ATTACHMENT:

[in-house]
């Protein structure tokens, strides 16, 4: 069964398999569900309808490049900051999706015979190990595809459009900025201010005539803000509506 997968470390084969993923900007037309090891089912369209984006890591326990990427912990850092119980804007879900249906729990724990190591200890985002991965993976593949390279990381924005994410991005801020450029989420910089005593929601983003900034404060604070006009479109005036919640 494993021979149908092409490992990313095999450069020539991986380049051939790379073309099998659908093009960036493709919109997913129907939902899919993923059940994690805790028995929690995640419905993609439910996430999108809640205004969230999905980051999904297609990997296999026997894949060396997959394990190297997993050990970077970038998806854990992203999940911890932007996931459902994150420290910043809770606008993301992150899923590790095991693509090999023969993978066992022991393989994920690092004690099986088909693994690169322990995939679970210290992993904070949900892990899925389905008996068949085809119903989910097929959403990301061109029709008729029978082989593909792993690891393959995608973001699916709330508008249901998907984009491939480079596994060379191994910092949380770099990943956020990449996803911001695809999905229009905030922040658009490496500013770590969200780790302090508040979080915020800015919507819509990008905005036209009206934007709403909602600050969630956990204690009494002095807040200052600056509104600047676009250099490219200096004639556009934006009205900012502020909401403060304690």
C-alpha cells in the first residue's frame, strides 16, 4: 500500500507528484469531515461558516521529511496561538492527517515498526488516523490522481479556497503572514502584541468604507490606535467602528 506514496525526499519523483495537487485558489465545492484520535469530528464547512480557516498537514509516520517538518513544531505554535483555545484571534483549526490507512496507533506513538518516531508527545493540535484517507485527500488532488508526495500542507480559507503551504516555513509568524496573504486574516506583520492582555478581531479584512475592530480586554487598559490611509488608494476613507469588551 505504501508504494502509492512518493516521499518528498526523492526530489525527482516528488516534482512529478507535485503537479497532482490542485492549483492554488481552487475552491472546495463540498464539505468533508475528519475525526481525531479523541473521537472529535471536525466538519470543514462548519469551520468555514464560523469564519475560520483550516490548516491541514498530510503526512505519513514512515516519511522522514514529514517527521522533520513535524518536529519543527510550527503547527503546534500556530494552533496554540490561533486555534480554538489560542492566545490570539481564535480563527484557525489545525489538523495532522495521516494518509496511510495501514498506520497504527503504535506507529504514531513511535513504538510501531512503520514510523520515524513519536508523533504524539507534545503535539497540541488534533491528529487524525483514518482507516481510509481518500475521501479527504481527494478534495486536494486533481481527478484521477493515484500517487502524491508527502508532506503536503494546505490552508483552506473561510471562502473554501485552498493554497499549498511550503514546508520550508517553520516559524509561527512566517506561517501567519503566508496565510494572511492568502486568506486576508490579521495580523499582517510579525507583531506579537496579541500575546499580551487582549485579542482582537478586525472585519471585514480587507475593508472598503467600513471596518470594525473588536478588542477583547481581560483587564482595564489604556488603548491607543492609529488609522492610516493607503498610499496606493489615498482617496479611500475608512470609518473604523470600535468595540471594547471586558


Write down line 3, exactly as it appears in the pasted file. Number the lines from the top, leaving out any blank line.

C-alpha cells in the first residue's frame, strides 16, 4: 500500500507528484469531515461558516521529511496561538492527517515498526488516523490522481479556497503572514502584541468604507490606535467602528 506514496525526499519523483495537487485558489465545492484520535469530528464547512480557516498537514509516520517538518513544531505554535483555545484571534483549526490507512496507533506513538518516531508527545493540535484517507485527500488532488508526495500542507480559507503551504516555513509568524496573504486574516506583520492582555478581531479584512475592530480586554487598559490611509488608494476613507469588551 505504501508504494502509492512518493516521499518528498526523492526530489525527482516528488516534482512529478507535485503537479497532482490542485492549483492554488481552487475552491472546495463540498464539505468533508475528519475525526481525531479523541473521537472529535471536525466538519470543514462548519469551520468555514464560523469564519475560520483550516490548516491541514498530510503526512505519513514512515516519511522522514514529514517527521522533520513535524518536529519543527510550527503547527503546534500556530494552533496554540490561533486555534480554538489560542492566545490570539481564535480563527484557525489545525489538523495532522495521516494518509496511510495501514498506520497504527503504535506507529504514531513511535513504538510501531512503520514510523520515524513519536508523533504524539507534545503535539497540541488534533491528529487524525483514518482507516481510509481518500475521501479527504481527494478534495486536494486533481481527478484521477493515484500517487502524491508527502508532506503536503494546505490552508483552506473561510471562502473554501485552498493554497499549498511550503514546508520550508517553520516559524509561527512566517506561517501567519503566508496565510494572511492568502486568506486576508490579521495580523499582517510579525507583531506579537496579541500575546499580551487582549485579542482582537478586525472585519471585514480587507475593508472598503467600513471596518470594525473588536478588542477583547481581560483587564482595564489604556488603548491607543492609529488609522492610516493607503498610499496606493489615498482617496479611500475608512470609518473604523470600535468595540471594547471586558